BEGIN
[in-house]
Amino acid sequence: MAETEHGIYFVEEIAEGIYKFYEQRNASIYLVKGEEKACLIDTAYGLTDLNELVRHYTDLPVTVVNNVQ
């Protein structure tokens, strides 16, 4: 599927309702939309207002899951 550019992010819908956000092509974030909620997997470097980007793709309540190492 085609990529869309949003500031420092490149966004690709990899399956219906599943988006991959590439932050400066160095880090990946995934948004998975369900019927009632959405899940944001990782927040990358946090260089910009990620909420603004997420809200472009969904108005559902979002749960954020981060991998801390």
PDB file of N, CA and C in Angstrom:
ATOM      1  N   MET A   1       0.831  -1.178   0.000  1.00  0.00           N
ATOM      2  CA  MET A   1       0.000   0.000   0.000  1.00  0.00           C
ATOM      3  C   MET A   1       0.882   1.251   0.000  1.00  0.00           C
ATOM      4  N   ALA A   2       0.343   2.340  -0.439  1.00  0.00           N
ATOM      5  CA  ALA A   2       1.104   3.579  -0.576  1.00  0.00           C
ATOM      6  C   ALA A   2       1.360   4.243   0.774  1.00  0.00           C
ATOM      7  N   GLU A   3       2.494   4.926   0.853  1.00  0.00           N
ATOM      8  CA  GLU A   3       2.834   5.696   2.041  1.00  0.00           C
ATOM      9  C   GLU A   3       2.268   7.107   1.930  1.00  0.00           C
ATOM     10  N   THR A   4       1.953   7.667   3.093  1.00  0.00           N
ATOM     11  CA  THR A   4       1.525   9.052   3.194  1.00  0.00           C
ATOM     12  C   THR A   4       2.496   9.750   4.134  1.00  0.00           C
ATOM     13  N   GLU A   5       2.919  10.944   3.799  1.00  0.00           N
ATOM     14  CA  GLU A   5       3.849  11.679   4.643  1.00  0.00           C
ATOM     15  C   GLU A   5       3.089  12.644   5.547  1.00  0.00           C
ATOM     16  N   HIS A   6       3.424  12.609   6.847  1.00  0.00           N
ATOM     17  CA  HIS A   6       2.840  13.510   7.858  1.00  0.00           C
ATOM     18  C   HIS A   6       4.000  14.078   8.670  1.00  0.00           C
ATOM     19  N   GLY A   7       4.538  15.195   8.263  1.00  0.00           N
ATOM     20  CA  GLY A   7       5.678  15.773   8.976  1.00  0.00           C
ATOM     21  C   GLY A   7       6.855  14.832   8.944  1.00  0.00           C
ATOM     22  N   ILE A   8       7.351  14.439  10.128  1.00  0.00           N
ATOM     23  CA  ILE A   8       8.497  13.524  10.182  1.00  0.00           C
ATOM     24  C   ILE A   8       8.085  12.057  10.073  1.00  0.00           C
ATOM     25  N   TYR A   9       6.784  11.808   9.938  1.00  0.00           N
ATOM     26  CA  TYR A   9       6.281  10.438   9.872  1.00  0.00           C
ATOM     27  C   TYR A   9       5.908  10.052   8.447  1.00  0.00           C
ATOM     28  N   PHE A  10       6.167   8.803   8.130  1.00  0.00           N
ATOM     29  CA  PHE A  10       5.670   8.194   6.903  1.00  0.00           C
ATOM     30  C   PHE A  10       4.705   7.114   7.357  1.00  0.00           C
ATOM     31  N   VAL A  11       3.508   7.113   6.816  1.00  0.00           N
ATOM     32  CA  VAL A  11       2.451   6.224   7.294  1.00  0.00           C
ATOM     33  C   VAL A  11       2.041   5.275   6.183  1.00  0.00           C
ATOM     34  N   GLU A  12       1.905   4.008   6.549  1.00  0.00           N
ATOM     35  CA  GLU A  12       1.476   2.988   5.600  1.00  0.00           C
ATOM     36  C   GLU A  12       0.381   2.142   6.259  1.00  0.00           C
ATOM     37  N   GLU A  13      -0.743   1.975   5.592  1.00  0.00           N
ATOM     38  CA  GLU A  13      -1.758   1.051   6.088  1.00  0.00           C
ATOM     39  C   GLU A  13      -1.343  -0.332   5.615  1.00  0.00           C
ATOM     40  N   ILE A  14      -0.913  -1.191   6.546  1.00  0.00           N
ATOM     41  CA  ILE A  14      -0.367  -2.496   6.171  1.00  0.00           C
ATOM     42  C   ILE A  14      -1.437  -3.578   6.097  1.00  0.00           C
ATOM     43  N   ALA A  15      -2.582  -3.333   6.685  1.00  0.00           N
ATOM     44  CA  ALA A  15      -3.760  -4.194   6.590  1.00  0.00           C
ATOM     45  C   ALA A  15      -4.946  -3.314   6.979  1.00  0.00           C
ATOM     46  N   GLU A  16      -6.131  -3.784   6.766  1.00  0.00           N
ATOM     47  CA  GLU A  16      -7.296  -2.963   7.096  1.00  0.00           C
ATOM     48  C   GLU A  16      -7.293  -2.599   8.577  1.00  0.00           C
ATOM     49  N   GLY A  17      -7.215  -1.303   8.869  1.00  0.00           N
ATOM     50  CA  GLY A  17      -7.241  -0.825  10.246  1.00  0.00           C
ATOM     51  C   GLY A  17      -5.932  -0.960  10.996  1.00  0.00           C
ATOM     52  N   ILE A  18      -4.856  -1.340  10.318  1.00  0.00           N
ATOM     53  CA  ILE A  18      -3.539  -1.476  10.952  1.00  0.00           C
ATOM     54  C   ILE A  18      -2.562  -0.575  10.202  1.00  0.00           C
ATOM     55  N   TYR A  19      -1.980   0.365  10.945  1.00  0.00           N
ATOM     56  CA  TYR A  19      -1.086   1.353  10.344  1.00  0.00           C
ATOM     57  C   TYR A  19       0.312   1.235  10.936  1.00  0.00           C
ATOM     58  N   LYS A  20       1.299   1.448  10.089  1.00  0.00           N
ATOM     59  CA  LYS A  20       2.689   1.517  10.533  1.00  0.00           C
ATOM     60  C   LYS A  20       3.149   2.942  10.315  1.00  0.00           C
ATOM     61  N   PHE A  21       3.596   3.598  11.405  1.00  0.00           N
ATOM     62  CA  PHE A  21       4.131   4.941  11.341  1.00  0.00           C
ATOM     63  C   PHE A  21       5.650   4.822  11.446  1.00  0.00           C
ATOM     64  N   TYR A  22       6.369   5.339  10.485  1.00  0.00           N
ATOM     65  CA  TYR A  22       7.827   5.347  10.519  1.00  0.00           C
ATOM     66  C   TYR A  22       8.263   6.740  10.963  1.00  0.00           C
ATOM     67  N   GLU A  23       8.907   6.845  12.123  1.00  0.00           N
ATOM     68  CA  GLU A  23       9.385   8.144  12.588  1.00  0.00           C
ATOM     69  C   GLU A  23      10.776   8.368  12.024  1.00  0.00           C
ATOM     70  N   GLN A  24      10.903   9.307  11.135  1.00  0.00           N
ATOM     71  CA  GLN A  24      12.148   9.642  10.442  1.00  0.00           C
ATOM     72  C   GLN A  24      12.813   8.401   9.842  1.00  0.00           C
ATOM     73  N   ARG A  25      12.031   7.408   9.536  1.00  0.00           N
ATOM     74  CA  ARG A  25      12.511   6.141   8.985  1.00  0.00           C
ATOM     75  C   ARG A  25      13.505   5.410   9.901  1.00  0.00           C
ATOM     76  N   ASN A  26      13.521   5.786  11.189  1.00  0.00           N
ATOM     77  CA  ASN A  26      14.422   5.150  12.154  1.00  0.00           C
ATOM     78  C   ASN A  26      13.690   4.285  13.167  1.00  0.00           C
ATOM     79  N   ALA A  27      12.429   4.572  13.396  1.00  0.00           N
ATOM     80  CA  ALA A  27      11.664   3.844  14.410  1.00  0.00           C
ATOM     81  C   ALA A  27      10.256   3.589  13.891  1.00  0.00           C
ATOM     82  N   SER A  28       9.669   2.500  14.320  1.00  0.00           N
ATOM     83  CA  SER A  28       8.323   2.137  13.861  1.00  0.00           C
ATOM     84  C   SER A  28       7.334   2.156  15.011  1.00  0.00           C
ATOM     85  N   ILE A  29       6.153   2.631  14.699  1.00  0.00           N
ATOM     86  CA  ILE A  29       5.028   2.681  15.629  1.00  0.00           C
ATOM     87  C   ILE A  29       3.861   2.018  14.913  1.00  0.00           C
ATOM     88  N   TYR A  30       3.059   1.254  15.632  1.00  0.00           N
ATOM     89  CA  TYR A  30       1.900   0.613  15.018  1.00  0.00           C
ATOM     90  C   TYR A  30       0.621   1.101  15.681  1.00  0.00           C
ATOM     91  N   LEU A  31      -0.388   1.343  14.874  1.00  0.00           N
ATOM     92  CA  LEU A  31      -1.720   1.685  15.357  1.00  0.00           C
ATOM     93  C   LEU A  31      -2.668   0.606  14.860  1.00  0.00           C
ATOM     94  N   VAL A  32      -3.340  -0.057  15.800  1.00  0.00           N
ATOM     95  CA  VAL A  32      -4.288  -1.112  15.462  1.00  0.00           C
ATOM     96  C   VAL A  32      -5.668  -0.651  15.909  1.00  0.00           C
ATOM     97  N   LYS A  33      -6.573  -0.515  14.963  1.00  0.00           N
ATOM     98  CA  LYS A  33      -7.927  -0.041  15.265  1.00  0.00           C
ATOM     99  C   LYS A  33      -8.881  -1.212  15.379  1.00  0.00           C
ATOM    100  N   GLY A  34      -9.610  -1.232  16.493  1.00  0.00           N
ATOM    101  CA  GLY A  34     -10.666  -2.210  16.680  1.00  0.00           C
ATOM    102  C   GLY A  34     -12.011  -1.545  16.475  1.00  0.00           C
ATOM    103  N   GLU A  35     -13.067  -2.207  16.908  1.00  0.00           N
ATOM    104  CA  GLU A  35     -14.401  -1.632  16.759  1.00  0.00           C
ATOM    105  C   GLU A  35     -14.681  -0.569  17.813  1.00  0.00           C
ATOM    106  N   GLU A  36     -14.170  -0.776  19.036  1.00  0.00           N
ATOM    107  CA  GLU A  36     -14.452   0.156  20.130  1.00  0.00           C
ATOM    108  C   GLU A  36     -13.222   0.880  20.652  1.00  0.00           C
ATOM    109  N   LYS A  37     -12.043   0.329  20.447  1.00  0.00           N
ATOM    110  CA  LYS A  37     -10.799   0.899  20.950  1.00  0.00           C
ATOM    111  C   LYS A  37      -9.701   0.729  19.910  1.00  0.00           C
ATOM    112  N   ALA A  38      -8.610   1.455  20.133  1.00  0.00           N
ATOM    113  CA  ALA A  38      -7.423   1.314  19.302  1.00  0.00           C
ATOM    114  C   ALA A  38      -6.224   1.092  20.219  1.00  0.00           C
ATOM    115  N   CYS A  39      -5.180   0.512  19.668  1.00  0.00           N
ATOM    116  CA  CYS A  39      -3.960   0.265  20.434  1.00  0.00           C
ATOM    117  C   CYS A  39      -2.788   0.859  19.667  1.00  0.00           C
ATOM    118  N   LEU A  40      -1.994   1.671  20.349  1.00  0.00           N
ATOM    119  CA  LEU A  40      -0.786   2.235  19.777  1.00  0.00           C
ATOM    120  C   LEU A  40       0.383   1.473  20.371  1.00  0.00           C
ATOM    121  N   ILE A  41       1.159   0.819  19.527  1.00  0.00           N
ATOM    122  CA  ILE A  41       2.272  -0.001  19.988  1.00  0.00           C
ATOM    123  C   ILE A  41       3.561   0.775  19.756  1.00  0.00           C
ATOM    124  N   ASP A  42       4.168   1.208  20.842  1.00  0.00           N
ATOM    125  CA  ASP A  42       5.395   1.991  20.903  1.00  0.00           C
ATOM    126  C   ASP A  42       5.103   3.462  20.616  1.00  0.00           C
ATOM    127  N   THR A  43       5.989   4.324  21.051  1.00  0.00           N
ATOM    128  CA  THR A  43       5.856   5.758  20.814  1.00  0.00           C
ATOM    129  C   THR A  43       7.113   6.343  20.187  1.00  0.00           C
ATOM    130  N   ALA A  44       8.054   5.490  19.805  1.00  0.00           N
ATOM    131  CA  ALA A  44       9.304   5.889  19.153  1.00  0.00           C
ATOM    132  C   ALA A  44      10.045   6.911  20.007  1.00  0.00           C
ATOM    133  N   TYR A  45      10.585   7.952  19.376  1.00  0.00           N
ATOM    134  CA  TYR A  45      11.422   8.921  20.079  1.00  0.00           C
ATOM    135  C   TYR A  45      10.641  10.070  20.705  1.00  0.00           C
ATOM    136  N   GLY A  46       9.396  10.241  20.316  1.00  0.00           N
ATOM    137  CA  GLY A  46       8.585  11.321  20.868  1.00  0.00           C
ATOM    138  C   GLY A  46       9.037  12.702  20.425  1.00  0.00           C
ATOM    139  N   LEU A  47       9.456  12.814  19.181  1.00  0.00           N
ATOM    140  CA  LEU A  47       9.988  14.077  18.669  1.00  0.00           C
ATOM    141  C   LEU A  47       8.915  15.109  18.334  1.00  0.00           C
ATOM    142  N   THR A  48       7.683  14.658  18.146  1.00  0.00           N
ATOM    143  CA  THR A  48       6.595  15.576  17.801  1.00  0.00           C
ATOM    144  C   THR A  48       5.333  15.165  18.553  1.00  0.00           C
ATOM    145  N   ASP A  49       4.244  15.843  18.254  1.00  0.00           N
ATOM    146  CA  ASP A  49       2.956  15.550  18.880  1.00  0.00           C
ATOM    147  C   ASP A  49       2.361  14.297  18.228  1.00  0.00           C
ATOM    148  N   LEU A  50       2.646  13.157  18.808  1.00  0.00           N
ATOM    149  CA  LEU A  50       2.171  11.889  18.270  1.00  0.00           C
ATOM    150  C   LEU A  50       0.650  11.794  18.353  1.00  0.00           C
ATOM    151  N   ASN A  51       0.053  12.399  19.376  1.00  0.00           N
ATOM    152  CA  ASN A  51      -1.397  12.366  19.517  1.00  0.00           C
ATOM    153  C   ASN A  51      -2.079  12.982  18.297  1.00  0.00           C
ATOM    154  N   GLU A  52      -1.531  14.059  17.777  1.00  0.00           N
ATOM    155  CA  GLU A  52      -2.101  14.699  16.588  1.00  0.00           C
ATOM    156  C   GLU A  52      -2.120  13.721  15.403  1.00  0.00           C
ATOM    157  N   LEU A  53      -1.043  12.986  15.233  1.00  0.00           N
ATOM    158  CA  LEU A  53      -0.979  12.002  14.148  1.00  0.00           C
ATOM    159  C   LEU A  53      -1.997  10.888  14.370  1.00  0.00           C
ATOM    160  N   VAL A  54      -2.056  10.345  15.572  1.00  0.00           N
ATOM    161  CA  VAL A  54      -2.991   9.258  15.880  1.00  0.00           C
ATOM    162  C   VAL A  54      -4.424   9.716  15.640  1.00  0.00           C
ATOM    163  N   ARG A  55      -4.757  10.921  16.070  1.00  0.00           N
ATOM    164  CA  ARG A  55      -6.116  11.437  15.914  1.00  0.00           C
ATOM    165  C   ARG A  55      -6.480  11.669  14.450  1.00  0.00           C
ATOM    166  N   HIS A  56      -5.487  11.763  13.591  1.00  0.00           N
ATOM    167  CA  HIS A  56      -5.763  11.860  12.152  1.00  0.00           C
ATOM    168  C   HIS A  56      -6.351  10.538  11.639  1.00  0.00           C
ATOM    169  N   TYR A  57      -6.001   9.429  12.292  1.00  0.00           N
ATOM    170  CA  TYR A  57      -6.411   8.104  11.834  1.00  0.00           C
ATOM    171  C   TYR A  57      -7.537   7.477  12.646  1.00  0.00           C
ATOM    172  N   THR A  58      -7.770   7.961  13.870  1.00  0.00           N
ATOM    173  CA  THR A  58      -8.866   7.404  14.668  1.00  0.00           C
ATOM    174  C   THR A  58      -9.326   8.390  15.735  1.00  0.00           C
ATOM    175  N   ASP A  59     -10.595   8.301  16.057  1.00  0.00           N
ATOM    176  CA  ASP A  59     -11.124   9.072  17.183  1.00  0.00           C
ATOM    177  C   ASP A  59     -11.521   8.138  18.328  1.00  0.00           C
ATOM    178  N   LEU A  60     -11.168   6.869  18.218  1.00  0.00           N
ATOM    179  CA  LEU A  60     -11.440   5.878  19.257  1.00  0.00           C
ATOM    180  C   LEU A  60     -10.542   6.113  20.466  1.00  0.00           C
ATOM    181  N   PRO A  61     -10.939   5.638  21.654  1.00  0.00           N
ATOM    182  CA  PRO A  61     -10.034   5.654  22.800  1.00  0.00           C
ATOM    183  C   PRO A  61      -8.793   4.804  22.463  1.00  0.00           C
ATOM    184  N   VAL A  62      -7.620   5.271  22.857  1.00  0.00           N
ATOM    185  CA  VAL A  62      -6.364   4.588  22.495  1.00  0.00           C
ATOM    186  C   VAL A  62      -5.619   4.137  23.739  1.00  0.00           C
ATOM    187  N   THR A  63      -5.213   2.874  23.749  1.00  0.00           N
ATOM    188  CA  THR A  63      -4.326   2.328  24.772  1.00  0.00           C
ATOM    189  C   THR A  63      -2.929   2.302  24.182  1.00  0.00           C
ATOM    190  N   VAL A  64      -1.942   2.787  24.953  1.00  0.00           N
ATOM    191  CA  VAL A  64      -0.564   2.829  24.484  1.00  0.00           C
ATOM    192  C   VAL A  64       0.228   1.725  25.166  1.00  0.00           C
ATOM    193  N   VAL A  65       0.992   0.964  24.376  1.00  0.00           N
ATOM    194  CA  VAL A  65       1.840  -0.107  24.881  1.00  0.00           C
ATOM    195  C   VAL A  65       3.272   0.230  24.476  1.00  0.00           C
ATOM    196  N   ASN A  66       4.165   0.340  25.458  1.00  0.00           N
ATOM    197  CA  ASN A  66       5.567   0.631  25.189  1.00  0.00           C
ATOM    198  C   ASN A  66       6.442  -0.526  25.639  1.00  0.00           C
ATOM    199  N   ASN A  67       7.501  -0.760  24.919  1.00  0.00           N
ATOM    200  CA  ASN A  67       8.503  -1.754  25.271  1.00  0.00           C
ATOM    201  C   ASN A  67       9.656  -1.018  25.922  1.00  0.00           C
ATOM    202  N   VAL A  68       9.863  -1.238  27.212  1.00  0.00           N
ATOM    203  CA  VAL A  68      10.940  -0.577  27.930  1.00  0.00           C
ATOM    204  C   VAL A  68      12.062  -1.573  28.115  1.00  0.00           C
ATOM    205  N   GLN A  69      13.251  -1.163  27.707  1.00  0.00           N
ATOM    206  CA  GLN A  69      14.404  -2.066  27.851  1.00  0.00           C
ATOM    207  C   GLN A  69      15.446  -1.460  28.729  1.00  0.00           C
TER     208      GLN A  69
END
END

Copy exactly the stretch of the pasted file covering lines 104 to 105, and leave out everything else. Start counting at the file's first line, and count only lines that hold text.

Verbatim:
ATOM    100  N   GLY A  34      -9.610  -1.232  16.493  1.00  0.00           N
ATOM    101  CA  GLY A  34     -10.666  -2.210  16.680  1.00  0.00           C